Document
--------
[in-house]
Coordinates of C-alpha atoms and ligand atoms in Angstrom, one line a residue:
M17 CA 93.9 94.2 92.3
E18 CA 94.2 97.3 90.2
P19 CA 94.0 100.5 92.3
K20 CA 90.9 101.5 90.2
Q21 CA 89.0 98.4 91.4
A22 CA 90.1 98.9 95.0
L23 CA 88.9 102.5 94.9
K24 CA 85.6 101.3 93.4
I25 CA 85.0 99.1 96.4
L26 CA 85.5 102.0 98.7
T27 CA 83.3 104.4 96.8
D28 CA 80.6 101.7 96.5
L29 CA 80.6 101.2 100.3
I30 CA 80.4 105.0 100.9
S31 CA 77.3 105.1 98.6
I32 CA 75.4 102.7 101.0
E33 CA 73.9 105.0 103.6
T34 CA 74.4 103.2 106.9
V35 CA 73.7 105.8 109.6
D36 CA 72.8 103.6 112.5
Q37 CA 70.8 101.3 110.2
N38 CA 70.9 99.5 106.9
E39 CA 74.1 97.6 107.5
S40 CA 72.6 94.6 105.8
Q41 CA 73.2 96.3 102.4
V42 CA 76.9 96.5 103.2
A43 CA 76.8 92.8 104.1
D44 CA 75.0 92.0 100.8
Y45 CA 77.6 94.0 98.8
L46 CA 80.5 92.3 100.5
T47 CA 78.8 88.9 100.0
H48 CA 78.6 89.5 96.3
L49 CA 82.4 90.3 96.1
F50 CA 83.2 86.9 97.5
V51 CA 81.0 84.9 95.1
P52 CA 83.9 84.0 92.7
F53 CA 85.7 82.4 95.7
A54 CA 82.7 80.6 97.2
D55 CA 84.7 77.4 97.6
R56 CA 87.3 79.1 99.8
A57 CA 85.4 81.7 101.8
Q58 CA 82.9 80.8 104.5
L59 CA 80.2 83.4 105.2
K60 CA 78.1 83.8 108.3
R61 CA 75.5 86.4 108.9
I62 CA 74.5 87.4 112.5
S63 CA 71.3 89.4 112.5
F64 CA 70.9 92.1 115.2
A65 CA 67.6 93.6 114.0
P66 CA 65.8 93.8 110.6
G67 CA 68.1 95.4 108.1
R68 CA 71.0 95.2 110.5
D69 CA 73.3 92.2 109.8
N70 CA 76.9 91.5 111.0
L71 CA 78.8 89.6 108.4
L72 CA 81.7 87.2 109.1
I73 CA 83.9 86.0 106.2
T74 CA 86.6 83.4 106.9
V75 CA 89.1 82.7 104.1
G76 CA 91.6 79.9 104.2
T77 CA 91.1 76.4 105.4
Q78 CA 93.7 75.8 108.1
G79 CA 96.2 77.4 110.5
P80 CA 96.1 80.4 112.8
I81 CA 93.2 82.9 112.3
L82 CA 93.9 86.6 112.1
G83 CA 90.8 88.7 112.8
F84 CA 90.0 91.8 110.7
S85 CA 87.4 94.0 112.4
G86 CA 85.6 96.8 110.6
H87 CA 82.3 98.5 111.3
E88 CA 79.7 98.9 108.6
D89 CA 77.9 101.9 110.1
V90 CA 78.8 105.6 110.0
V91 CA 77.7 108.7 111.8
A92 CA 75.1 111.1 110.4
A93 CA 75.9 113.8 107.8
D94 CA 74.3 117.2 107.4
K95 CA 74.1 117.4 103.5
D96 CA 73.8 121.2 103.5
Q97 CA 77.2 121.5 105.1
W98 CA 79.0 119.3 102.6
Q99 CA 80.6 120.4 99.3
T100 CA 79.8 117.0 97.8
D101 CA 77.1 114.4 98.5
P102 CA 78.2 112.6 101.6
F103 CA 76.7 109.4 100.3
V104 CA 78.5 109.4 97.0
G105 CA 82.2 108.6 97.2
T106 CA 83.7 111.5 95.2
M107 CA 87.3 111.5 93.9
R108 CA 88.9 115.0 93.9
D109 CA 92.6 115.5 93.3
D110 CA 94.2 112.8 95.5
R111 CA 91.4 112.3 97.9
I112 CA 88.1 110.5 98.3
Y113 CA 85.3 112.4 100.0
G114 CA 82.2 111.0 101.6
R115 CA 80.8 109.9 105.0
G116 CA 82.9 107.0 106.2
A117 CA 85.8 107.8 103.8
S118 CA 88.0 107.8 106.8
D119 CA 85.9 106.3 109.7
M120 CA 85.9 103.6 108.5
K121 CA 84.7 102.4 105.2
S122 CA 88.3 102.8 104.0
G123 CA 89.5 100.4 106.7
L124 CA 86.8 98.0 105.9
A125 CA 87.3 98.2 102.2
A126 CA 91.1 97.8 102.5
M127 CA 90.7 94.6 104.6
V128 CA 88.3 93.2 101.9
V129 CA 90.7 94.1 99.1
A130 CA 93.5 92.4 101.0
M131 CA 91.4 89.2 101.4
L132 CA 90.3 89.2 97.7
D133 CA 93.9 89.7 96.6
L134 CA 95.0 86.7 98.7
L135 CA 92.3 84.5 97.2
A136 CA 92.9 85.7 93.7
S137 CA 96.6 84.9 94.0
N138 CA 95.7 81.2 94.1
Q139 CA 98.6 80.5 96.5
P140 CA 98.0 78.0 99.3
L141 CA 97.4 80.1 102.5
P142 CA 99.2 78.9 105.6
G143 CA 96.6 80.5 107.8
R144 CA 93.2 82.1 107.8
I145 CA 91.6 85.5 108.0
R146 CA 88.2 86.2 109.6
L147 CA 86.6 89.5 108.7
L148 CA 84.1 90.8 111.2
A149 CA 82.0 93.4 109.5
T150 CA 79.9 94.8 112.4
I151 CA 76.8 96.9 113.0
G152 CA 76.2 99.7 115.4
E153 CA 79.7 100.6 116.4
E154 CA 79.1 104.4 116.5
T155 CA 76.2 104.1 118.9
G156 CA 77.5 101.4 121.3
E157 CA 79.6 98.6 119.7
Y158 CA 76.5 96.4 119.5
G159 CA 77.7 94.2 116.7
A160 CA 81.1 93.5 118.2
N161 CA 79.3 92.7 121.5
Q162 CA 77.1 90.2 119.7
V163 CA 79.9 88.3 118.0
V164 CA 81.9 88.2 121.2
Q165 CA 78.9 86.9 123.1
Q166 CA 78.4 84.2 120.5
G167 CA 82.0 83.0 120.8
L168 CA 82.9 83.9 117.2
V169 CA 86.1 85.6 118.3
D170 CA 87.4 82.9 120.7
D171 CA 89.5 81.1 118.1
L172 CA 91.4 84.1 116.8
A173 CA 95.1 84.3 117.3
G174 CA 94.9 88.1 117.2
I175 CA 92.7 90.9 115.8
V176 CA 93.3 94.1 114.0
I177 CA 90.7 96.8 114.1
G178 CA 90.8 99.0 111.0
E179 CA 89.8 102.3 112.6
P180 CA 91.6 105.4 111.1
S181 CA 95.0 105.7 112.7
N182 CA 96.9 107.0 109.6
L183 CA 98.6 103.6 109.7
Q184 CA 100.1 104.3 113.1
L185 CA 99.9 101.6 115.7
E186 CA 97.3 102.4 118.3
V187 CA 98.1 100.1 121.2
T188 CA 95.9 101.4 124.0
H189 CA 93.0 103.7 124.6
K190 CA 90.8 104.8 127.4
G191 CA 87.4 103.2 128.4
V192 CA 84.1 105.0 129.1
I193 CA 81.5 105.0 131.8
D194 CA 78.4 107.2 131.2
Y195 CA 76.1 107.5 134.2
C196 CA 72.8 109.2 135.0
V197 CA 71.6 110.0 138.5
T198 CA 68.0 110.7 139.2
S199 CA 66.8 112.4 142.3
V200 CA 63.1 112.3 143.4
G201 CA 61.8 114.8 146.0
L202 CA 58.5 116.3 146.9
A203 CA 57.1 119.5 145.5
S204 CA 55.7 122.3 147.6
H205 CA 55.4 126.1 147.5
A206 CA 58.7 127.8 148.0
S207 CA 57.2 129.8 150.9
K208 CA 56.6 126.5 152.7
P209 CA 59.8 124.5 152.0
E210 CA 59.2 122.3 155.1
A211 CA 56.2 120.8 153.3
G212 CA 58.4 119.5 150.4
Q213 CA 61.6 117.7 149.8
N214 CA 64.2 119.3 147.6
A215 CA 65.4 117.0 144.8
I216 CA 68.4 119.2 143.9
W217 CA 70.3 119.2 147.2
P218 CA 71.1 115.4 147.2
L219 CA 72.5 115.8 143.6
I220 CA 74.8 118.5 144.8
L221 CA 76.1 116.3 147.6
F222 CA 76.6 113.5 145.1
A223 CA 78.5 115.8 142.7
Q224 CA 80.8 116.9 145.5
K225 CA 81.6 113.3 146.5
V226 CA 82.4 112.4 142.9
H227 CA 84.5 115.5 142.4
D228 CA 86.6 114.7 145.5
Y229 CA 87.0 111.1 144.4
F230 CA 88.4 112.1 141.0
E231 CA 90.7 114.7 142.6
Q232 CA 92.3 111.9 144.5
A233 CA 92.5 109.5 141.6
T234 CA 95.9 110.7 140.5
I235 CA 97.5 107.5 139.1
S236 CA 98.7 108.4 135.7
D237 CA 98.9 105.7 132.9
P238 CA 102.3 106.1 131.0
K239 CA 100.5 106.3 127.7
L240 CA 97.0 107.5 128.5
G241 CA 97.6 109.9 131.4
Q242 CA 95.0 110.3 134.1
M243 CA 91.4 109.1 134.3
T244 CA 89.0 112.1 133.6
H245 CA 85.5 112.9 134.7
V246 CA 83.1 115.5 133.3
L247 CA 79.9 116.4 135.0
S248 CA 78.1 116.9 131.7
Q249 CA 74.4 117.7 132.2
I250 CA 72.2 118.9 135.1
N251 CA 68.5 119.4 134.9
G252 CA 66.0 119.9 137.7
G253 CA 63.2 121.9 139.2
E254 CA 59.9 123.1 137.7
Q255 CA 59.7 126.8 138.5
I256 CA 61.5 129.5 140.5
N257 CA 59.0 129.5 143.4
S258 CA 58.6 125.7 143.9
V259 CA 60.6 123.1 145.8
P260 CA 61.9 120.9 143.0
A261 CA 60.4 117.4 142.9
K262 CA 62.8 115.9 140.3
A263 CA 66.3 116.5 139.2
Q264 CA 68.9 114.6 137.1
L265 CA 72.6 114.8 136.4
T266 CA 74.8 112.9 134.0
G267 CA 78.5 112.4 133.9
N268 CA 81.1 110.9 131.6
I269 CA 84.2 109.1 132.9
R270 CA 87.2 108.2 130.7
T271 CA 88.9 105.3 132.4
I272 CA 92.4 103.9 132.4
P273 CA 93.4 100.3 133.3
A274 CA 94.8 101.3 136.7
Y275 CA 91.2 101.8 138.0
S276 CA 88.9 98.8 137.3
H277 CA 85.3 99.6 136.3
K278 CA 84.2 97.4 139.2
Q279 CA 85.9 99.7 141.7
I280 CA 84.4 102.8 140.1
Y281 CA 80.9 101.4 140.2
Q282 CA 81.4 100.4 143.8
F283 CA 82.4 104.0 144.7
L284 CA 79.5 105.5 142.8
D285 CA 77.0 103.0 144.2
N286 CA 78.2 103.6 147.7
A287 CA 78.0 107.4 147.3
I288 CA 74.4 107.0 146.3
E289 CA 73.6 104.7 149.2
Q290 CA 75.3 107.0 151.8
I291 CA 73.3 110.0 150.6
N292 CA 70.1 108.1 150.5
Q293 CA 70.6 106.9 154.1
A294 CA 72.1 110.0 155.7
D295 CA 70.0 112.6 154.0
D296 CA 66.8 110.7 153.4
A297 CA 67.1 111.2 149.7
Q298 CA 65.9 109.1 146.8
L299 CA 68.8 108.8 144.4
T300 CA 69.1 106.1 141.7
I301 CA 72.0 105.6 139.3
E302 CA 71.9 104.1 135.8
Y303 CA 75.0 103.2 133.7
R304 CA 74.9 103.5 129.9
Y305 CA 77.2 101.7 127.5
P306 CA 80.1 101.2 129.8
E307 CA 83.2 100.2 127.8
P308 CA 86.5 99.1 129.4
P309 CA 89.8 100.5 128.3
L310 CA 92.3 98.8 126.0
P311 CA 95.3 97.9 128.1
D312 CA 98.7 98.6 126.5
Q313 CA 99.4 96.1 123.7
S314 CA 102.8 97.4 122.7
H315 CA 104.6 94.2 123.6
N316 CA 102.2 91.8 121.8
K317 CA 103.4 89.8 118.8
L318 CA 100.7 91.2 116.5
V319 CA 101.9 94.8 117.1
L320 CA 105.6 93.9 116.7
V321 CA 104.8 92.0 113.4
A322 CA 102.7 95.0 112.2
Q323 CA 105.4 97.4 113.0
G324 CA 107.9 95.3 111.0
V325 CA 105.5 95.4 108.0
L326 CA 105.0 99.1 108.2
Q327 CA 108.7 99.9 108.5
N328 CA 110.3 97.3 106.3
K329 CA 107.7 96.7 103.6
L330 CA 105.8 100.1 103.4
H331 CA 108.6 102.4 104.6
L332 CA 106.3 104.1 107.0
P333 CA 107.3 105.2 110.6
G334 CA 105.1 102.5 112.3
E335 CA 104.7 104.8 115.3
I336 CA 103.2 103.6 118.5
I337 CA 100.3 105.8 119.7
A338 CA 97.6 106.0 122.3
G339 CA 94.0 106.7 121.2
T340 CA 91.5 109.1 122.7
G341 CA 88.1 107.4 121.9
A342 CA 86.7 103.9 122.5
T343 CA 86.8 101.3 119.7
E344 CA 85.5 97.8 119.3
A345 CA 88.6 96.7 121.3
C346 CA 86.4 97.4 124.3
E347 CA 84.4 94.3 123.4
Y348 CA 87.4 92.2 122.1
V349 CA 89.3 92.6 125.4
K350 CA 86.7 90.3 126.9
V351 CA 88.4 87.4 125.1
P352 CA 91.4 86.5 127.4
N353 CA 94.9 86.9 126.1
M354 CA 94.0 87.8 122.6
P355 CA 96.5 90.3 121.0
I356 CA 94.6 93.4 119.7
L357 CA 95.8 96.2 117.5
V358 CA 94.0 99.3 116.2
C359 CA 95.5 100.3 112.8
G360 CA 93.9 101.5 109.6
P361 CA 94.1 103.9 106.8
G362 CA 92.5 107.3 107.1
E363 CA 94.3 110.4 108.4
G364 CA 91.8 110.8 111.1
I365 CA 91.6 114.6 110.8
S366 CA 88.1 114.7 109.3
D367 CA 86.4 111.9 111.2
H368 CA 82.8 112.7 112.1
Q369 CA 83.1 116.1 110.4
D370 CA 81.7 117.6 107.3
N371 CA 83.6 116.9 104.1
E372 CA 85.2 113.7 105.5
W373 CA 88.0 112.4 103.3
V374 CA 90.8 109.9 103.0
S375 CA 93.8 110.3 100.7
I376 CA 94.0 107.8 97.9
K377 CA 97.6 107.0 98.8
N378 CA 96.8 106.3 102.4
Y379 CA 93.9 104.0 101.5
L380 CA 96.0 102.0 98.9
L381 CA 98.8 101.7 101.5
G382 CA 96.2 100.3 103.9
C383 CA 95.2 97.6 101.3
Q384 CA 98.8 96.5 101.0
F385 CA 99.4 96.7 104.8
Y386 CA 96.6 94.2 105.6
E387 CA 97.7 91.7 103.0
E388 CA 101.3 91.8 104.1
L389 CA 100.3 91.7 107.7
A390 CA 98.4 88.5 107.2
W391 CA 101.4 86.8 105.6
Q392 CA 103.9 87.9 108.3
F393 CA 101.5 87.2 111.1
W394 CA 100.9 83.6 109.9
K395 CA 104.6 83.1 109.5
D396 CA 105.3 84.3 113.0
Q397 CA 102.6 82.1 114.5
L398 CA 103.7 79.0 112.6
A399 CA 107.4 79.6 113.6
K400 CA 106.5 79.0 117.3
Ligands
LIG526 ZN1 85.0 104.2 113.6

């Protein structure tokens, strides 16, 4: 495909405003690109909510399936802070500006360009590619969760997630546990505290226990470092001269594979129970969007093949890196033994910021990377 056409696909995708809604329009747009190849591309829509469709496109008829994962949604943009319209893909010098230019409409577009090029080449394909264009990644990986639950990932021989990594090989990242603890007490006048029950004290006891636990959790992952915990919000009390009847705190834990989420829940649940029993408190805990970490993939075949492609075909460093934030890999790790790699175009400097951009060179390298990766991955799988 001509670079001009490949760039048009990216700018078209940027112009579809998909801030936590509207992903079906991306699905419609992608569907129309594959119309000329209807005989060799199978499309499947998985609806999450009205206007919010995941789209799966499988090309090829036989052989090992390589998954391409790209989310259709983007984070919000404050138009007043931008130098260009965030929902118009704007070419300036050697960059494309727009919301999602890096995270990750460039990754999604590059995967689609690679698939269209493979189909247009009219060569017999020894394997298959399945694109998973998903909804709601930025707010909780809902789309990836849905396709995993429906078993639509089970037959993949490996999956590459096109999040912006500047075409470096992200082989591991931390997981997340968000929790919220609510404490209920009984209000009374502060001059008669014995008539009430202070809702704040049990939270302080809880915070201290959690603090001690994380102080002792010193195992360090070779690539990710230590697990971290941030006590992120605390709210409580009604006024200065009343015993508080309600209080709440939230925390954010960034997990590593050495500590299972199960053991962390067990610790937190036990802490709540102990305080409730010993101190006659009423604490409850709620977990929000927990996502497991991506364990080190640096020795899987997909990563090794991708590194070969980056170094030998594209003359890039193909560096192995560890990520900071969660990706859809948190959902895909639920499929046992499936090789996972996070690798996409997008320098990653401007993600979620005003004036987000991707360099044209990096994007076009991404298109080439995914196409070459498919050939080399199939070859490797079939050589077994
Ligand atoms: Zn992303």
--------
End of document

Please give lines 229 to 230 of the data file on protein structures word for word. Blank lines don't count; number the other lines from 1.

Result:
M243 CA 91.4 109.1 134.3
T244 CA 89.0 112.1 133.6